China tells internet companies they need to toe the line

14 Jan 2010

China, it seems, has no intention of backing down after global internet giant Google threatened to pull out of the country over alleged cyber attacks. The Chinese Government has told all internet companies in the country they need to work within Chinese laws.

Google said it was considering pulling out of China after experiencing a flurry of alleged cyber attacks on its servers from attackers originating in China.

Google’s chief legal officer David Drummond said that this resulted in the theft of some intellectual property. He said the hackers tried to access the Gmail accounts of notable human-rights activists, resulting in two accounts being affected, but they only managed to access subject line and date information.

China’s response

However, in a statement on the State Council Information Office website, cabinet spokesman Wang Chen said that China itself was a victim of hacker attacks and that Beijing was resolutely against hacking.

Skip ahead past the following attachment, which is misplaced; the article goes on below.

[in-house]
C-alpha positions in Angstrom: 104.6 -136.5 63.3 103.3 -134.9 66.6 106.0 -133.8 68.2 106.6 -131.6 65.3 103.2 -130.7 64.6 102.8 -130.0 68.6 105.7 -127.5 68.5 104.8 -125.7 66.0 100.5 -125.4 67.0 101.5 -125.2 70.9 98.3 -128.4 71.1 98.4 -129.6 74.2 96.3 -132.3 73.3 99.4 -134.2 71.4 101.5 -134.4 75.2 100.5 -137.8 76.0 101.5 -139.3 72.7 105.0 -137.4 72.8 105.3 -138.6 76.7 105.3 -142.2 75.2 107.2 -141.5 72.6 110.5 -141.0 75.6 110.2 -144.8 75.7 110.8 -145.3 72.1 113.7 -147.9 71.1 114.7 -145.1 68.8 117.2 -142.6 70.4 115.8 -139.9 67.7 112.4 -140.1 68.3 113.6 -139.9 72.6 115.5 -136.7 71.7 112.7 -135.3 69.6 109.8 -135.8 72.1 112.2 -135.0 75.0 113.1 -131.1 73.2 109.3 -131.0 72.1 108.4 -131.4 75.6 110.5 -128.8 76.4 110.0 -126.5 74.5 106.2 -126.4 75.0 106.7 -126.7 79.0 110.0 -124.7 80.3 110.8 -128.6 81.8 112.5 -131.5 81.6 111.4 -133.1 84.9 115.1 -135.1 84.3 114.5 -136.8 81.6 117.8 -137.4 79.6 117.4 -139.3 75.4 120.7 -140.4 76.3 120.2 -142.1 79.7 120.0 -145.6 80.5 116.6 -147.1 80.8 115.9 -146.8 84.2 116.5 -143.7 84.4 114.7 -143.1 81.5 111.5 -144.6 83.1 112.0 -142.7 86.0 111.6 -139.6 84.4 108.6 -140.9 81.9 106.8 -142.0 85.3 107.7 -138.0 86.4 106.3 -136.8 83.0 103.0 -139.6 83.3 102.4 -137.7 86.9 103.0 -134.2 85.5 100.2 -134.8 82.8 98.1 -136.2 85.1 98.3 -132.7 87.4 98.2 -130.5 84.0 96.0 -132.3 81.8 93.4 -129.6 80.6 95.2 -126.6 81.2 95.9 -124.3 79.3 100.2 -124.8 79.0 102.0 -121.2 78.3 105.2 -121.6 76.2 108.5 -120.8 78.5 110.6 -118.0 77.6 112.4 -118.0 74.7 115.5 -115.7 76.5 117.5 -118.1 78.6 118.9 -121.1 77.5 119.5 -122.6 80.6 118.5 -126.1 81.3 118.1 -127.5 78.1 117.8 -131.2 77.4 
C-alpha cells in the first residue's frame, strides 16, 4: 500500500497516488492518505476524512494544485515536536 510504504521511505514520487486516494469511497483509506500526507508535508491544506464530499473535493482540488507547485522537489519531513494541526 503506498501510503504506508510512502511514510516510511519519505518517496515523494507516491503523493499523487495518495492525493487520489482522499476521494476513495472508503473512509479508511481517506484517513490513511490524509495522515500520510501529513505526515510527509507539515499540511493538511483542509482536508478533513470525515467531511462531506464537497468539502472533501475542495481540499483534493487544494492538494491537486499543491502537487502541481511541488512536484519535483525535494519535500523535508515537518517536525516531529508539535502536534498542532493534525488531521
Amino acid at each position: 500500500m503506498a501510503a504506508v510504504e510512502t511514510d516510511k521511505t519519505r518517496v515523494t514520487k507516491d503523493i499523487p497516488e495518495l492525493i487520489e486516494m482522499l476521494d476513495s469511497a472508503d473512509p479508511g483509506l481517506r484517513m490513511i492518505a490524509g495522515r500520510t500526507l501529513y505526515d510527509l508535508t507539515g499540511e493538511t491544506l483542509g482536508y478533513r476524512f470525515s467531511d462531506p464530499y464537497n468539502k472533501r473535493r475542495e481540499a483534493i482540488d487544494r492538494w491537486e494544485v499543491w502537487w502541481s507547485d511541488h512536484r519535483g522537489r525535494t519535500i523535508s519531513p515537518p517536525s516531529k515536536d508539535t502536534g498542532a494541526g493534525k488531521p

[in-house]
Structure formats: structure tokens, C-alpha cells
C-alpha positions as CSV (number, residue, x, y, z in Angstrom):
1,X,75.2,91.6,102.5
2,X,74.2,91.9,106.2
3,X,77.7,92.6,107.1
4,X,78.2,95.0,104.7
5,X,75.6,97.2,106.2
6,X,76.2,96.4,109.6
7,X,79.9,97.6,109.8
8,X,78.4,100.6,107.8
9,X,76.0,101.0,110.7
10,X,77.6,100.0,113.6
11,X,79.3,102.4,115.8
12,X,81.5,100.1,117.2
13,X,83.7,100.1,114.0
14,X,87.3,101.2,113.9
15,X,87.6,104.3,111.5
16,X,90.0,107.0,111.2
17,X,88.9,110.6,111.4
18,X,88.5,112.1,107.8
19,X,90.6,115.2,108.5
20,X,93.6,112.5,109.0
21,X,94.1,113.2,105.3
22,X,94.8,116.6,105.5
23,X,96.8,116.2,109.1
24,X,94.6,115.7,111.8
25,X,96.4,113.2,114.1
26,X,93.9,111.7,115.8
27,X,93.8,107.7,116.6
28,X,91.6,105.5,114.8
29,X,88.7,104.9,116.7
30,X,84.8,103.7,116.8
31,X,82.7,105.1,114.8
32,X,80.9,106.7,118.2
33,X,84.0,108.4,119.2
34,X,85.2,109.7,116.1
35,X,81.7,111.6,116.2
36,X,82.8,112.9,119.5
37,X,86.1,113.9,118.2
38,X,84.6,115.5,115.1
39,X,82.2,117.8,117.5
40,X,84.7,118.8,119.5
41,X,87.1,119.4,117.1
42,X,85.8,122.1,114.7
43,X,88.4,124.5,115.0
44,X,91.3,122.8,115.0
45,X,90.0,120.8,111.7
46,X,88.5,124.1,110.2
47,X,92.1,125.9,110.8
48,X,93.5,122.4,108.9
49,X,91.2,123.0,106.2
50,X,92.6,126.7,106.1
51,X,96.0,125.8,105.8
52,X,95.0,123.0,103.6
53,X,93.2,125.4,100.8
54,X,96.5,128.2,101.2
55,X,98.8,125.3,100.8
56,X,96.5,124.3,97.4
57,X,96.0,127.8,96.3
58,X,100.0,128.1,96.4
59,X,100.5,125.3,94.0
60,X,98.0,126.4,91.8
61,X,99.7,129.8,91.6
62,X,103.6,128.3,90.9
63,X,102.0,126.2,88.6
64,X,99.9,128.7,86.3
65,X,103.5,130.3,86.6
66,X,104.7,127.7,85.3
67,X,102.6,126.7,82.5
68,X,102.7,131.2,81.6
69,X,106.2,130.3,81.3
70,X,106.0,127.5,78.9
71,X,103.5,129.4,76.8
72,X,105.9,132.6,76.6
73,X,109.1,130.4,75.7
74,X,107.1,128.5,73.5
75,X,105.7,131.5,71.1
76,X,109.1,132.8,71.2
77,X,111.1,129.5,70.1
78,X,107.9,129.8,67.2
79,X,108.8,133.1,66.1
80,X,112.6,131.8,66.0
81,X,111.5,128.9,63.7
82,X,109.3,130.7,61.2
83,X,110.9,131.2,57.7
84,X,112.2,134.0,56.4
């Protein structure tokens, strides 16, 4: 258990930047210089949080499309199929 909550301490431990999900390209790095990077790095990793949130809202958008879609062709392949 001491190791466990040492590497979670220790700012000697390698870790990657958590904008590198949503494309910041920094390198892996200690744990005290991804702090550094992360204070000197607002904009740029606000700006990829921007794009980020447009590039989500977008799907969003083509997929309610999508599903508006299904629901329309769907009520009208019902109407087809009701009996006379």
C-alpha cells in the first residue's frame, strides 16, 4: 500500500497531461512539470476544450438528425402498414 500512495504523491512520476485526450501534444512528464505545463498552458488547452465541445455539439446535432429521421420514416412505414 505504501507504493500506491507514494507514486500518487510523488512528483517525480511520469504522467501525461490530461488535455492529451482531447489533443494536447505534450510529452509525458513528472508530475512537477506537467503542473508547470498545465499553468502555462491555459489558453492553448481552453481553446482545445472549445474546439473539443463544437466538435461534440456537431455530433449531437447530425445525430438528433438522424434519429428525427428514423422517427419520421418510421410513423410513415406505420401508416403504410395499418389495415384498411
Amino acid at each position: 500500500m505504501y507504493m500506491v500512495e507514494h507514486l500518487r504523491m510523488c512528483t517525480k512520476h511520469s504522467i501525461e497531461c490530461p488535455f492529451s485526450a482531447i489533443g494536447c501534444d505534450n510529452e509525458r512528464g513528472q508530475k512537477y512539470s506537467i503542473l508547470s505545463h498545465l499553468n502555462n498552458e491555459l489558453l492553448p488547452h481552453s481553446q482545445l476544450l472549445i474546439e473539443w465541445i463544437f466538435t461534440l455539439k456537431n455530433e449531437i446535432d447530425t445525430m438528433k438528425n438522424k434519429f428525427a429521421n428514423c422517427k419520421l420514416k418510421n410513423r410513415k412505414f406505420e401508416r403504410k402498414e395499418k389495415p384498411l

He warned against pornography, cyber attacks and online fraud, and said that internet companies operating in China had a major responsibility to help the Chinese government maintain social stability and harmony by guiding public opinion correctly.

According to web analytics company StatCounter, at the end of 2009, Baidu held 56pc of the Chinese market compared to Google’s 43pc.

Over the past year, China has intensified its efforts to curb internet freedom and the latest threat by Google to exit the country highlights how antagonistic things have become.

Foreign content restriction

In the past year, China’s system for restricting foreign content – dubbed the Great Fire Wall – has been raised to block sites like Facebook and Twitter, as well as YouTube. This is in addition to pressure being put on ISPs to reveal information as well as the arrest of journalists and free-speech campaigners.

Last June, the Chinese Government also attempted to install ‘Green Dam’ censorship software on every computer in the country that would deny access to sites with pornographic content or content deemed politically sensitive.

It has been reported that China has more than 30,000 or more “internet police” or researchers who monitor web traffic.

Almost 340 million people in China are now online, compared with 10 million only a decade ago.

By John Kennedy

John Kennedy is a journalist who served as editor of Silicon Republic for 17 years